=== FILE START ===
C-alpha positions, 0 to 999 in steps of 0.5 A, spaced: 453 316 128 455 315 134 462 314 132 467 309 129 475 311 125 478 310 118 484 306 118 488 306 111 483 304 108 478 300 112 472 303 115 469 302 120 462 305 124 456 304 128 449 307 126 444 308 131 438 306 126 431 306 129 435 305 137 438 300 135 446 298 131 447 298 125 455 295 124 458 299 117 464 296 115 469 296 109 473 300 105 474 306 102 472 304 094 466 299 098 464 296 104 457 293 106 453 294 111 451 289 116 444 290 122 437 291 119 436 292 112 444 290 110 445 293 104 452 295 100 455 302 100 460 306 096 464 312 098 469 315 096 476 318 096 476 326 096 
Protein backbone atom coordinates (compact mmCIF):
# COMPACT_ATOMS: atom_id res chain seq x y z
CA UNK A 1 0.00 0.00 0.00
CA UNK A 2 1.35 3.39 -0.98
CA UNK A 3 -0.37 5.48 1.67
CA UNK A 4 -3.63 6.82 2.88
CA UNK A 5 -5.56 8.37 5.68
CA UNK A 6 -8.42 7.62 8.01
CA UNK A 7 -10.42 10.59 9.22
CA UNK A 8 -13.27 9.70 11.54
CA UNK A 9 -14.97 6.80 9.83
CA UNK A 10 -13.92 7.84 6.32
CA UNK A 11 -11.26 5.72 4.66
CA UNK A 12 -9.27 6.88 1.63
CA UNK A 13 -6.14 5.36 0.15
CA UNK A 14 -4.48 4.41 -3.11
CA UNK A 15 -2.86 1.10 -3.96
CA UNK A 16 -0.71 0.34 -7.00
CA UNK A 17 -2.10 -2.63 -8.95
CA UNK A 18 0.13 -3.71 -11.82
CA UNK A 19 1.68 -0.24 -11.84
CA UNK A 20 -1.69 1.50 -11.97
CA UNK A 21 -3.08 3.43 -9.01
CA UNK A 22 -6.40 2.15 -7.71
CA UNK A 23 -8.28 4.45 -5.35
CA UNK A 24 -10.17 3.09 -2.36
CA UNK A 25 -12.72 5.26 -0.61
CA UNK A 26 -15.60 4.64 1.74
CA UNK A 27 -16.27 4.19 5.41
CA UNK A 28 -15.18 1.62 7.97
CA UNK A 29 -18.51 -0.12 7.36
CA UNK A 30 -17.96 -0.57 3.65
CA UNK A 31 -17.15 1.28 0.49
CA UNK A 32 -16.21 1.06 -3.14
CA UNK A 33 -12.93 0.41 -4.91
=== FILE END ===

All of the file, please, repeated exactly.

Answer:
C-alpha positions, 0 to 999 in steps of 0.5 A, spaced: 453 316 128 455 315 134 462 314 132 467 309 129 475 311 125 478 310 118 484 306 118 488 306 111 483 304 108 478 300 112 472 303 115 469 302 120 462 305 124 456 304 128 449 307 126 444 308 131 438 306 126 431 306 129 435 305 137 438 300 135 446 298 131 447 298 125 455 295 124 458 299 117 464 296 115 469 296 109 473 300 105 474 306 102 472 304 094 466 299 098 464 296 104 457 293 106 453 294 111 451 289 116 444 290 122 437 291 119 436 292 112 444 290 110 445 293 104 452 295 100 455 302 100 460 306 096 464 312 098 469 315 096 476 318 096 476 326 096 
Protein backbone atom coordinates (compact mmCIF):
# COMPACT_ATOMS: atom_id res chain seq x y z
CA UNK A 1 0.00 0.00 0.00
CA UNK A 2 1.35 3.39 -0.98
CA UNK A 3 -0.37 5.48 1.67
CA UNK A 4 -3.63 6.82 2.88
CA UNK A 5 -5.56 8.37 5.68
CA UNK A 6 -8.42 7.62 8.01
CA UNK A 7 -10.42 10.59 9.22
CA UNK A 8 -13.27 9.70 11.54
CA UNK A 9 -14.97 6.80 9.83
CA UNK A 10 -13.92 7.84 6.32
CA UNK A 11 -11.26 5.72 4.66
CA UNK A 12 -9.27 6.88 1.63
CA UNK A 13 -6.14 5.36 0.15
CA UNK A 14 -4.48 4.41 -3.11
CA UNK A 15 -2.86 1.10 -3.96
CA UNK A 16 -0.71 0.34 -7.00
CA UNK A 17 -2.10 -2.63 -8.95
CA UNK A 18 0.13 -3.71 -11.82
CA UNK A 19 1.68 -0.24 -11.84
CA UNK A 20 -1.69 1.50 -11.97
CA UNK A 21 -3.08 3.43 -9.01
CA UNK A 22 -6.40 2.15 -7.71
CA UNK A 23 -8.28 4.45 -5.35
CA UNK A 24 -10.17 3.09 -2.36
CA UNK A 25 -12.72 5.26 -0.61
CA UNK A 26 -15.60 4.64 1.74
CA UNK A 27 -16.27 4.19 5.41
CA UNK A 28 -15.18 1.62 7.97
CA UNK A 29 -18.51 -0.12 7.36
CA UNK A 30 -17.96 -0.57 3.65
CA UNK A 31 -17.15 1.28 0.49
CA UNK A 32 -16.21 1.06 -3.14
CA UNK A 33 -12.93 0.41 -4.91